but talks offer no road map for resolution
Even as local manufacturers, particularly in the agro-processing sector continue to frown upon the considerable imbalance in trade between Guyana and Trinidad and Tobago, the Ministry of Foreign Affairs has said in a public statement that local officials are now engaging their counterparts from the twin-island Republic on finding ways of correcting what is widely believed by the local business community to be a protectionist policy that continues to choke off Guyanese imports into that country.
A release late last week from Takuba Lodge said that “technical experts” from the two countries had engaged in bilateral talks on “market access issues” arising out of what is widely seen here as deliberate barriers to exports of agricultural goods to Trinidad and Tobago. The meeting, the release said, was held following “reports of Guyanese exporters “facing difficulties when exporting products to Trinidad and Tobago.”
However, a local coconut industry official described the Foreign Ministry’s description of the issue as “a considerable understatement” arising out of what he said appeared to be “a deliberate effort” on the part of T&T to keep Guyanese goods off the Trinidad market. The meeting, the Ministry of Foreign Affairs statement said, “discussed challenges in exporting fresh agricultural products, the trans-shipment of honey, the ban on the export of poultry meat from Guyana, trade in equine, and the revision of the Trinidad and Tobago/Guyana Fresh Agricultural Produce and Forest Products Trade Protocol (2009).”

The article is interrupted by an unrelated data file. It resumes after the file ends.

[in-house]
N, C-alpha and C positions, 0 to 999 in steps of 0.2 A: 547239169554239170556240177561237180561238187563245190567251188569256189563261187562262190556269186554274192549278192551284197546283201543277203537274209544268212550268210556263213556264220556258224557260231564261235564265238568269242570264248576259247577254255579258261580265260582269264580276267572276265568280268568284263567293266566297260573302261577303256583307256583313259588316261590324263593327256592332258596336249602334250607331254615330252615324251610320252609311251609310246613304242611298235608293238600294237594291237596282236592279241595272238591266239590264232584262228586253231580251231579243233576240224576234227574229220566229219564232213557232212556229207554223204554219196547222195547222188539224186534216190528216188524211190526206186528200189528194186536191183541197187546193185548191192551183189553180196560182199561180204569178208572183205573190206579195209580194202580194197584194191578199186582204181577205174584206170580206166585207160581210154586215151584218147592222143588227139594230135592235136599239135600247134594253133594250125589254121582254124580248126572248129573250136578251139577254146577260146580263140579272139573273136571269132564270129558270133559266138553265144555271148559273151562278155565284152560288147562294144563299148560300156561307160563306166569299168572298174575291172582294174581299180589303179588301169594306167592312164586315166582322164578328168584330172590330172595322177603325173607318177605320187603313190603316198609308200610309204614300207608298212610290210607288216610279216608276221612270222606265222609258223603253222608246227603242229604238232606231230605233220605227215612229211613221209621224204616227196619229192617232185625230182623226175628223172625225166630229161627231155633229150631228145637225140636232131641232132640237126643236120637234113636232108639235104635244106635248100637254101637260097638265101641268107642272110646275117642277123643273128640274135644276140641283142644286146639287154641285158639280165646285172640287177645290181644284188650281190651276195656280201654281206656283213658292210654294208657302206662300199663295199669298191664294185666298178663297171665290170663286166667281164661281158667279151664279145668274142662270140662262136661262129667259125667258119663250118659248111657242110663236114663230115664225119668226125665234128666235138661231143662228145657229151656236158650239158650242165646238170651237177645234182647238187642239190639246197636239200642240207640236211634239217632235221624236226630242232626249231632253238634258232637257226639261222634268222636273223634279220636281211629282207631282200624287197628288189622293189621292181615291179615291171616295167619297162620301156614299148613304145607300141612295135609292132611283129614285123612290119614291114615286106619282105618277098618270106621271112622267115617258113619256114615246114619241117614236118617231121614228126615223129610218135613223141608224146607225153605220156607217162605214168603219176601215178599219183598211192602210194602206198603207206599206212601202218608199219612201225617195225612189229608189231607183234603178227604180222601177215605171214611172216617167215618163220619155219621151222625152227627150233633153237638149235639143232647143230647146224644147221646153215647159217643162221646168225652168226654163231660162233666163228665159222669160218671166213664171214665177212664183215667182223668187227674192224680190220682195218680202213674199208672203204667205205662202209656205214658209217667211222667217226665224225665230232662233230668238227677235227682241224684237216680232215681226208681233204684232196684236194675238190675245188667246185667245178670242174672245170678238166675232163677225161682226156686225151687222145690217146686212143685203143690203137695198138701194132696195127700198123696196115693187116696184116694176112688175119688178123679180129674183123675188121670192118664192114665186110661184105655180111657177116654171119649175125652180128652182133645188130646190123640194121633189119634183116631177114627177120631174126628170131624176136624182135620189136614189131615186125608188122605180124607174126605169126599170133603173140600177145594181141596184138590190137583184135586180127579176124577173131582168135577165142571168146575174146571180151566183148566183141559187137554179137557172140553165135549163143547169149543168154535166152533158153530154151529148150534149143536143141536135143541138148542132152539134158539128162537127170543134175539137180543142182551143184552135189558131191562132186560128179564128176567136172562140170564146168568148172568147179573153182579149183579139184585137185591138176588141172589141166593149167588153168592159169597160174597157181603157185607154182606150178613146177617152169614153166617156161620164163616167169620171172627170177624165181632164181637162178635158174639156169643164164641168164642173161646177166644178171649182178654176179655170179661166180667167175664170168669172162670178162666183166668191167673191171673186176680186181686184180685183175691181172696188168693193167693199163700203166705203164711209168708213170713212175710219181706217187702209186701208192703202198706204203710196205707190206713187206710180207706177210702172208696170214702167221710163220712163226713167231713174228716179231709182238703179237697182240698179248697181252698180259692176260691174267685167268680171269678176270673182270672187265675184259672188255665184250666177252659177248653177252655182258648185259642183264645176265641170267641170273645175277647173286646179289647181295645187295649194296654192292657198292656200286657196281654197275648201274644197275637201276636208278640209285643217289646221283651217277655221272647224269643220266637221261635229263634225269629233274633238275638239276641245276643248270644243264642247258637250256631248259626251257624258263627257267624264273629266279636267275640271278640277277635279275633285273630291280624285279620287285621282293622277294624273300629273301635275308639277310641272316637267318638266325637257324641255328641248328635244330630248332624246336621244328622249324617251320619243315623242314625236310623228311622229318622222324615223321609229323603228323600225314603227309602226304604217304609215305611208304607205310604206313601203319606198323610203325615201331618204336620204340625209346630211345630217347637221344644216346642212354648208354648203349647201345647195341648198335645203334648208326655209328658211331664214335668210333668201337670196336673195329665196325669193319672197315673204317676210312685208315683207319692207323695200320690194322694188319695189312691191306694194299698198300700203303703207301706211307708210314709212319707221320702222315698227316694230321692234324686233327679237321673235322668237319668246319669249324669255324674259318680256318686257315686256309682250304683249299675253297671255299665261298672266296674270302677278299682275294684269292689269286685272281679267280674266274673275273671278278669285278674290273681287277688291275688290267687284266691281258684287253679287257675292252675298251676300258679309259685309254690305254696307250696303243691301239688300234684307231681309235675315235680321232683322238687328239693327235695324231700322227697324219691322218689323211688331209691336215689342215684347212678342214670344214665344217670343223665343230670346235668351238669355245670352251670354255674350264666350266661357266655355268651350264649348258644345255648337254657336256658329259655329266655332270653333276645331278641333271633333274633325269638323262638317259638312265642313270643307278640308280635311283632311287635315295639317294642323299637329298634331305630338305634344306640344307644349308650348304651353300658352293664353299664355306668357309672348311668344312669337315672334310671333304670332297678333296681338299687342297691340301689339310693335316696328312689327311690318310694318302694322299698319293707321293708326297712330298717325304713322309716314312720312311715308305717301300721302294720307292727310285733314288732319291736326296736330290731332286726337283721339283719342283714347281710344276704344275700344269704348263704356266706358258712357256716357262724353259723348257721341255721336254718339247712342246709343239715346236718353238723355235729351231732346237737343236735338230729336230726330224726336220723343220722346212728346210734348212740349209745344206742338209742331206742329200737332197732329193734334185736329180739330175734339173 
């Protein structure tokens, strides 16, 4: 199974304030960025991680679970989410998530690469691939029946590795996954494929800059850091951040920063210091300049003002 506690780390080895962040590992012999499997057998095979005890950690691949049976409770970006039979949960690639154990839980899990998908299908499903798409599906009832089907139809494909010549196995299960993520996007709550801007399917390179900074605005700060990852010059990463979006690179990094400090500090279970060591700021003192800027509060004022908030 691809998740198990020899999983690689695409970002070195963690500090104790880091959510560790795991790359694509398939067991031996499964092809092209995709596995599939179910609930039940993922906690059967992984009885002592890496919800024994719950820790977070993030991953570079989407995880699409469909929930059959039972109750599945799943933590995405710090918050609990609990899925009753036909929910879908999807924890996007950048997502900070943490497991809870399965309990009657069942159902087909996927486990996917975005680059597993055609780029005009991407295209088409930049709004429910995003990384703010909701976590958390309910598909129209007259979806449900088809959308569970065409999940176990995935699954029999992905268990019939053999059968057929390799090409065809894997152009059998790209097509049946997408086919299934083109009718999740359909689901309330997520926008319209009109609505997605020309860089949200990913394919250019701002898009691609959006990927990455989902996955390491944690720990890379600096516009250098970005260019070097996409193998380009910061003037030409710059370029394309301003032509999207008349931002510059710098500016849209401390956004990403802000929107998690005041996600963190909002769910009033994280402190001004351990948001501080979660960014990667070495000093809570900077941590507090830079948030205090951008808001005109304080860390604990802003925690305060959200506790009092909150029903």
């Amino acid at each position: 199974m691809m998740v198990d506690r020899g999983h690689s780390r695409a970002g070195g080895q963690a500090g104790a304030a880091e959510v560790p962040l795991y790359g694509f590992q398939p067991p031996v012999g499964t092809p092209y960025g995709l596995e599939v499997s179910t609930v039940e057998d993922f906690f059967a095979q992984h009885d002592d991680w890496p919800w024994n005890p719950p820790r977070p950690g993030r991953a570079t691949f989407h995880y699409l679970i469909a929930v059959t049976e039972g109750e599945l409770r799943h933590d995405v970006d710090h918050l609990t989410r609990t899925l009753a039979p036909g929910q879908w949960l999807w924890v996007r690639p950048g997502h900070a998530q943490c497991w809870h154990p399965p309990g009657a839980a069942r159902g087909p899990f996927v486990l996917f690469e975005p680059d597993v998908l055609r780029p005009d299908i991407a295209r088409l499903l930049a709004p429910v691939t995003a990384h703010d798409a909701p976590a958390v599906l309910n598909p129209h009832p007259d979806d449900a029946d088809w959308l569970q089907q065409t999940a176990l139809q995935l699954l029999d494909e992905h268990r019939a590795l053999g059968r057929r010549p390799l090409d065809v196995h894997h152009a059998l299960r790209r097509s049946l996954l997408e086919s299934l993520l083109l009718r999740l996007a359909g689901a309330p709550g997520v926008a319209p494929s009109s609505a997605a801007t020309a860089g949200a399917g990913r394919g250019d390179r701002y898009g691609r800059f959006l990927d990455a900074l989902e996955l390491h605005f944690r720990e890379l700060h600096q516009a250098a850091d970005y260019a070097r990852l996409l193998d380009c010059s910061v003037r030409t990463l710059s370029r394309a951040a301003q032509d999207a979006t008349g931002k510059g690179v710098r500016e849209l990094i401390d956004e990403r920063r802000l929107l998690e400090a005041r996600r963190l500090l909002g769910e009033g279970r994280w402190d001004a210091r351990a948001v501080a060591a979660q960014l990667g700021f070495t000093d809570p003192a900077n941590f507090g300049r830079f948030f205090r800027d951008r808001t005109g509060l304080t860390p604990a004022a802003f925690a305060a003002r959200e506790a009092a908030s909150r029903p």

While the Stabroek Business was unable to secure an official comment from a local Business Support Organisation, one official told this newspaper that the bilateral exchange between the two countries “at the diplomatic level,” gave rise to concerns “that the issue may drag on interminably” since he pointed out that “diplomatic engagements are not commonly known to resolve issues of this nature quickly. “The Trinidadians really have nothing to lose by the present status quo,” he said.
The news that the two CARICOM countries had met to discuss the barriers to market access for local goods being exported to Trinidad came on the heels of the recent opening of the second Trinidad-owned Massy Superstore in Guyana. The two huge facilities allow for the importation of considerable volumes of Trinidad-manufactured jams and jellies, food sauces, biscuits and other condiments and while facilities like Massy have yielded somewhat to the lobby for more local agro-produce to appear on supermarket shelves, local small manufactures continue to express the view that the process is still too slow.
Following the meeting in Port of Spain the release stated that the two sides had “agreed to find resolutions to the issues discussed” though it offered no time lines for any subsequent meetings or any other form of action.